By Tony Whitney
Before any new model vehicle reaches the showroom, all kinds of fascinating activities go on behind the scenes as manufacturers pull out the stops to ensure that nothing goes wrong with their “latest and greatest” in the marketplace. Automakers must make sure their vehicles are ready for any kind of challenge, whether normal daily use or outright neglect.
To put new vehicles through their paces before they are shipped, most major auto manufacturers, and more than a few minor players, operate comprehensive “proving ground” facilities. Proving grounds allow automakers to evaluate every facet of a new or concept vehicle’s performance under all kinds of conditions. Usually, these facilities are located in remote areas, partly because the vast amount of land required doesn’t cost too much, but also to keep prototype vehicles away from prying eyes. I’ve visited three proving grounds in Arizona alone and there are several others scattered around the wilder parts of the U.S.
My most recent proving ground visit was to a facility operated by Subaru in Japan’s Tochigi Prefecture, located about 120 km north of Tokyo. Subaru’s operation is fairly typical of what you would find at a major automaker’s test facility, with one or two unique characteristics. Although Subaru doesn’t rank as one of the world’s bigger vehicle manufacturers, its Tochigi proving ground would certainly be envied by many far larger corporations. There is no doubt that the facility has played a major part in Subaru capturing an important niche in the world vehicle market, not to mention its string of successes in the prestigious World Rally Championship.
The Tochigi test centre is located on 177.8 hectares of undulating land in a fairly remote area surrounded by rice paddies. It began full operation in 1989, in time to evaluate the early Legacy sedan. Interestingly, Subaru points out that its old proving ground at the nearby Gunma assembly plant, which was quite a decent complex by most standards, simply wasn’t up to the task of aiding development of vehicles for today’s demanding markets. In the words of one Subaru engineer, “It was too small to develop a real driver’s car.” The highlight of the newer facility is a 4.2 km high-speed oval track that looks rather like Indianapolis Motor Speedway, without the stands. It has far higher bankings than Indianapolis, making it easier to test normal road vehicles at very high speeds. Driving the track in a Subaru Impreza WRX STi, I found it easy to get up to 180 km/h on the straights and then power into the steep bankings without even lifting off. Ovals like this help automakers evaluate performance at higher speeds than most buyers would ever attain. You can bet that if your Subaru is happy at 200 km/h on this track, it’ll be very safe and stable on the highway at 90 km/h.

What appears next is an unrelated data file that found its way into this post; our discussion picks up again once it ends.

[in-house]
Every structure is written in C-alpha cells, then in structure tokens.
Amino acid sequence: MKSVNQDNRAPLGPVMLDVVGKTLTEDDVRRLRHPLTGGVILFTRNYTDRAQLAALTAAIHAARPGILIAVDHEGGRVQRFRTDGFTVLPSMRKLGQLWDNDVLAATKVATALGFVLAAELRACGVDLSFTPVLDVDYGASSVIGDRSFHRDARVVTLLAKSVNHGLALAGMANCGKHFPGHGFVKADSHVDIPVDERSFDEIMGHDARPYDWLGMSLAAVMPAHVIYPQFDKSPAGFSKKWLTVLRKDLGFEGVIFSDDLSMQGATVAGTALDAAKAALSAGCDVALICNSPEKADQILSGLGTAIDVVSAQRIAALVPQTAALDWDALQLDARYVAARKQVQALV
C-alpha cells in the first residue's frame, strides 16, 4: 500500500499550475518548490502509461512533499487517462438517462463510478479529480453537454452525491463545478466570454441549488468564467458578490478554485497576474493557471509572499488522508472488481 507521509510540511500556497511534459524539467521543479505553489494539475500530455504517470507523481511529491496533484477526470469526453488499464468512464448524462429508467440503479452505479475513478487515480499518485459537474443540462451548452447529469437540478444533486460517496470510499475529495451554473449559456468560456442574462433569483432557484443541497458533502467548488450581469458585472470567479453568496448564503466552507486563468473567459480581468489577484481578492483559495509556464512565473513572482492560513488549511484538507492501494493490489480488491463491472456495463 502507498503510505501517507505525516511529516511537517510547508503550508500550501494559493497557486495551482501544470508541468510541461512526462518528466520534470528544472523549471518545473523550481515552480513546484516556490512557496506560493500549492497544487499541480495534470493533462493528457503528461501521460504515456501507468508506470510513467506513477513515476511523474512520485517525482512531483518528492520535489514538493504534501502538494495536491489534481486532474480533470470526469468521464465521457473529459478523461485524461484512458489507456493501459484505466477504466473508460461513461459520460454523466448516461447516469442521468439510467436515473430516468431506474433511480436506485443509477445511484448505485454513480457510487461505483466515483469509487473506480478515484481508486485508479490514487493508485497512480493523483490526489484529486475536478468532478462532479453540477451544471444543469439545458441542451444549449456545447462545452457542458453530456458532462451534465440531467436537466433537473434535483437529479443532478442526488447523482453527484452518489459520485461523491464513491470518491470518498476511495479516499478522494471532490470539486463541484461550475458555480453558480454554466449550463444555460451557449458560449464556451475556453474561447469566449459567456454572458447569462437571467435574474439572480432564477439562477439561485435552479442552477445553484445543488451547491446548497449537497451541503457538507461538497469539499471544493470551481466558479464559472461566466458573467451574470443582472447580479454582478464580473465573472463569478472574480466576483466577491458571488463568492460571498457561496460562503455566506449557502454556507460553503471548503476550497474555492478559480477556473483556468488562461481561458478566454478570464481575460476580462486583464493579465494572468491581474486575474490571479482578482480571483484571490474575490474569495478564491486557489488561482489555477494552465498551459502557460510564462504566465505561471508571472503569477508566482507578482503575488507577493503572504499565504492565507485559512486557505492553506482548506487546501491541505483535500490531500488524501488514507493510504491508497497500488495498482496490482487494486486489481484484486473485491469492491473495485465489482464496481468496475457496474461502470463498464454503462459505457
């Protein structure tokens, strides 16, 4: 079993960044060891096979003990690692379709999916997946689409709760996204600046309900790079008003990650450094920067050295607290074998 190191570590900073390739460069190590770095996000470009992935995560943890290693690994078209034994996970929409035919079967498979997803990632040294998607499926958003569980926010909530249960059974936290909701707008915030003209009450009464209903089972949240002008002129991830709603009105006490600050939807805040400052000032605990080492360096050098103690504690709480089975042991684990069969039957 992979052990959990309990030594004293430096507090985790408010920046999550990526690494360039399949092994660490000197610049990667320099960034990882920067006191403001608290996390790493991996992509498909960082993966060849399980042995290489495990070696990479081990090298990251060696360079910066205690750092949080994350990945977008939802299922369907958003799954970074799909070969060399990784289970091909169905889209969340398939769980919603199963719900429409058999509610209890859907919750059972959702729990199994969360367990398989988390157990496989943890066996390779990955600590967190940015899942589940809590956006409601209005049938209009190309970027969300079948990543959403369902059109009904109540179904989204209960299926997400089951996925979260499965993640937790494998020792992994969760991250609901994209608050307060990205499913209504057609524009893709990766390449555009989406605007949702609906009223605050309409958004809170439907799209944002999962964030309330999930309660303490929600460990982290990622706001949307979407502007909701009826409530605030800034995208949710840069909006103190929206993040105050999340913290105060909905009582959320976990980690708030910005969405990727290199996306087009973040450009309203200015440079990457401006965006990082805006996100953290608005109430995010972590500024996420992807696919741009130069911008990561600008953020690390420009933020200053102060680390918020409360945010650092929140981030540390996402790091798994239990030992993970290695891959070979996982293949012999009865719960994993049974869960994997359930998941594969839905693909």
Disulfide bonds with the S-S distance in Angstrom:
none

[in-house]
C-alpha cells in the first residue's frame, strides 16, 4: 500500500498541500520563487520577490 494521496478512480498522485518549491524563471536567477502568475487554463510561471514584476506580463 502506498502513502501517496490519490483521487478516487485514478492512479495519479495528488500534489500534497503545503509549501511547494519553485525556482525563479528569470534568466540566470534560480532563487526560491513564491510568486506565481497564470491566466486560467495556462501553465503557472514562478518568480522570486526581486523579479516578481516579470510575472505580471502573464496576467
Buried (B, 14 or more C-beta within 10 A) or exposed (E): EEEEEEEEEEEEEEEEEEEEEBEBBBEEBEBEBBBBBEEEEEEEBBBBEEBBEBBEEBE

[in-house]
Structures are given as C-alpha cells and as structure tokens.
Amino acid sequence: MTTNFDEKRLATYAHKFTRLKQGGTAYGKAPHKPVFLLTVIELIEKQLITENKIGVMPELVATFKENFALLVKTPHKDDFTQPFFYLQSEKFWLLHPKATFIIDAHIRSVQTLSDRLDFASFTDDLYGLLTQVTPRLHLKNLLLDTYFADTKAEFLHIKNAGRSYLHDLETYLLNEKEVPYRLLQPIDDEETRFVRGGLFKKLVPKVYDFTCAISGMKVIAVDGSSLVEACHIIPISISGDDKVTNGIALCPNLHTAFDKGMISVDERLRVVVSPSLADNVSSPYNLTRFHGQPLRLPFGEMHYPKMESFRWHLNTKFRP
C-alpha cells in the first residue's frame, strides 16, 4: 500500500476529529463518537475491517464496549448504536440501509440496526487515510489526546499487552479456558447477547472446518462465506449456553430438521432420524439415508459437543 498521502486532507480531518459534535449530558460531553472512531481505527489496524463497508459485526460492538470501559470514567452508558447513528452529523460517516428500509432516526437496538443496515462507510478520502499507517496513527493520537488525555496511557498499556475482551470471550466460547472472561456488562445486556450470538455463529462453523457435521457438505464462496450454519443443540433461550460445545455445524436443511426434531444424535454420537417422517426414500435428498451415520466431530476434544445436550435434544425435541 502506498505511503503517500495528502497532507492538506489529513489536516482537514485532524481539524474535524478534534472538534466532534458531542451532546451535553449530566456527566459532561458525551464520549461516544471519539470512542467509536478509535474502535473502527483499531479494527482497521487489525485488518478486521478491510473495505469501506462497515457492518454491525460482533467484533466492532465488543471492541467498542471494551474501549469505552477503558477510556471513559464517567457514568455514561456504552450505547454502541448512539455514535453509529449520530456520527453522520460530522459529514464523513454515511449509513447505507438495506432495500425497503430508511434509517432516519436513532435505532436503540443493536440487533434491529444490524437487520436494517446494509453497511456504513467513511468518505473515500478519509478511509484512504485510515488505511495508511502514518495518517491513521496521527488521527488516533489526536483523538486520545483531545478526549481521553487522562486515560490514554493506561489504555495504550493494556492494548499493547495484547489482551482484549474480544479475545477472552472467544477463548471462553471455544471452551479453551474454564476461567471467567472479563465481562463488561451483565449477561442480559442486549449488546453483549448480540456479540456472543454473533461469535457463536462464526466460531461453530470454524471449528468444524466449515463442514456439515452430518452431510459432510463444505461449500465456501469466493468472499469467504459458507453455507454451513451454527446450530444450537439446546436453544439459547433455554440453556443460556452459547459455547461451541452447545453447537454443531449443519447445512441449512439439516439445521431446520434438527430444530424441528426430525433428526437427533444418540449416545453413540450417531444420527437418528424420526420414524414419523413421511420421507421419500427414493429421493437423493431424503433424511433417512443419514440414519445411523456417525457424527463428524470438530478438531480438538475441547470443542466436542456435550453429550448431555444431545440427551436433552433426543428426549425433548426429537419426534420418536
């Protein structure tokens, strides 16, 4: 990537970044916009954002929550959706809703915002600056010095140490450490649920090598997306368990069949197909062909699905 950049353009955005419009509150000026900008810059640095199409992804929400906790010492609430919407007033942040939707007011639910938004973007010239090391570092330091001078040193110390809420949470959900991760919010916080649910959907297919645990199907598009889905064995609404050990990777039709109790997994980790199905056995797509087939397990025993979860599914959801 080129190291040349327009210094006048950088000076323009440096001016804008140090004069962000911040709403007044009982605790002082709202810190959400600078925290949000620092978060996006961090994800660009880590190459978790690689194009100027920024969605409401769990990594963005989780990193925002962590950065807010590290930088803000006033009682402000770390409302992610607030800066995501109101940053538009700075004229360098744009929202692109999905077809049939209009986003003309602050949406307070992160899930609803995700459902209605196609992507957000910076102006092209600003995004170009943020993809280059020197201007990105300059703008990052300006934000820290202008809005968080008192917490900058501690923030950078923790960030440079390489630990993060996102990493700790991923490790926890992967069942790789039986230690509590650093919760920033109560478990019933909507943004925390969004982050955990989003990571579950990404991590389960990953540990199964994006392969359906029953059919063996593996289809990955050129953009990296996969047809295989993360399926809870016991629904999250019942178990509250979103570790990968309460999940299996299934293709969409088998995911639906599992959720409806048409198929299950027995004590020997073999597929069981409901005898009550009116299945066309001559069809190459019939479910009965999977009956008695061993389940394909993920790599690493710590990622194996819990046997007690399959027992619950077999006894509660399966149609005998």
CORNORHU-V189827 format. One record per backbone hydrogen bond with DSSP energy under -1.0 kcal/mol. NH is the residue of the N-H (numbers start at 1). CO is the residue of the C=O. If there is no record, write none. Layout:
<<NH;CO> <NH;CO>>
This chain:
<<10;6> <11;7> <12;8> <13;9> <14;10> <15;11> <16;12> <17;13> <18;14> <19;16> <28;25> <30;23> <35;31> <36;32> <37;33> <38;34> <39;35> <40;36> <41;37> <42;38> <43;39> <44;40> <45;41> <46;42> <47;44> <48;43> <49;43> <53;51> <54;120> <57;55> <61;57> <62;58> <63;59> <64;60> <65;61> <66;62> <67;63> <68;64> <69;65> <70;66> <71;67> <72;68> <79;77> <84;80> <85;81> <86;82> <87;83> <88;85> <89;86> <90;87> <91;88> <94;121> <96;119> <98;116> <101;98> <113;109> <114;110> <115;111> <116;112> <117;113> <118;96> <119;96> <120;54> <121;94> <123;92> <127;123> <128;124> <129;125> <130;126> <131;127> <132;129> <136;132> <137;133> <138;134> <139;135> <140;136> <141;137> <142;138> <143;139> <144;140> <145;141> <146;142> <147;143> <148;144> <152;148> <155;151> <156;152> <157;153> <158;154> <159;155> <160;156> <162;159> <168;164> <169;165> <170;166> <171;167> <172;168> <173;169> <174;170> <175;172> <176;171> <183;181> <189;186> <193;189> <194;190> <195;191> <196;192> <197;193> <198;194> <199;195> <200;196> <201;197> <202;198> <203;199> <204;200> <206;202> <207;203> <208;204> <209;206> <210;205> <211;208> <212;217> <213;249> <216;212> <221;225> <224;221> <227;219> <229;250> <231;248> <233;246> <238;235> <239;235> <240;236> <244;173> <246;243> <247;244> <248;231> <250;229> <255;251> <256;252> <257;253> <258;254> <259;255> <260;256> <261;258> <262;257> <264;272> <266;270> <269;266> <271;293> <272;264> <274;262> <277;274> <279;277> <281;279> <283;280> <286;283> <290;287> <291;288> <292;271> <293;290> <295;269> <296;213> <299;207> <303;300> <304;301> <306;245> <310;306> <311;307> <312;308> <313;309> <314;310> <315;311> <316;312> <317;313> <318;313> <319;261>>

The Tochigi complex also has a “handling course”, akin to a road racing circuit, where testers can check out vehicles to the very limits of their adhesion in safety. I found this course to be quite demanding and very narrow; the experience was like driving at high speed on a country lane with, thankfully, no chance of anyone coming the other way.
Of course, there are many aspects of vehicle performance that can’t be evaluated on a smoothly surfaced road, whether an oval track or a handling course. At Tochigi, there are roads with every kind of surface imaginable, from bone-jarring Belgian cobblestones to the kind of poorly-joined concrete freeways you come across in the U.S. Vehicles are also checked out on wet road surfaces and on paved roads that are specially formulated to be extra-slippery. Some road surfaces are designed to extract a rattle or two out of the tightest of vehicles and if your new Subaru has nary a squeak to its name, those hours of ripple-surface testing at Tochigi are what made it that way.
Since Subaru markets a popular SUV, the Forester, there are large areas of the proving ground allocated to off-road testing. Some of the rock-strewn hills over which I drove a test Forester would have challenged a Jeep TJ or Land Rover, putting to rest thoughts I had that this particular Subaru was more of a boulevard cruiser than a “stump puller.” I was impressed with the Forester’s capabilities on the mini-canyons of Tochigi, one of which involved a worrying 45-degree side slope. I would guess that with the current popularity of SUVs, most automakers have converted large areas of their proving grounds for off-road evaluation. Of course, all Subaru’s vehicles are available with four-wheel-drive, so even Legacys and Imprezas get a going-over in the off-road areas.
Although I didn’t see evidence of this, I’d imagine that prototype vehicles are tested almost to destruction at Tochigi. Better that a component fails in the confines of Subaru’s test centre than out in the marketplace. And one common sight at most of these test areas is evidence that rival products are carefully evaluated. I’ve seen rows of Mercedes and BMW products at proving grounds in Japan, some of them so battered they must have really been put through the mill.
Whether your next new vehicle is a Subaru or some other product, you can bet that prototypes and early production examples were rigorously evaluated at a proving ground rather like this. Automakers have been testing cars at these facilities for decades now and the result has been a level of reliability and quality unheard of in years gone by.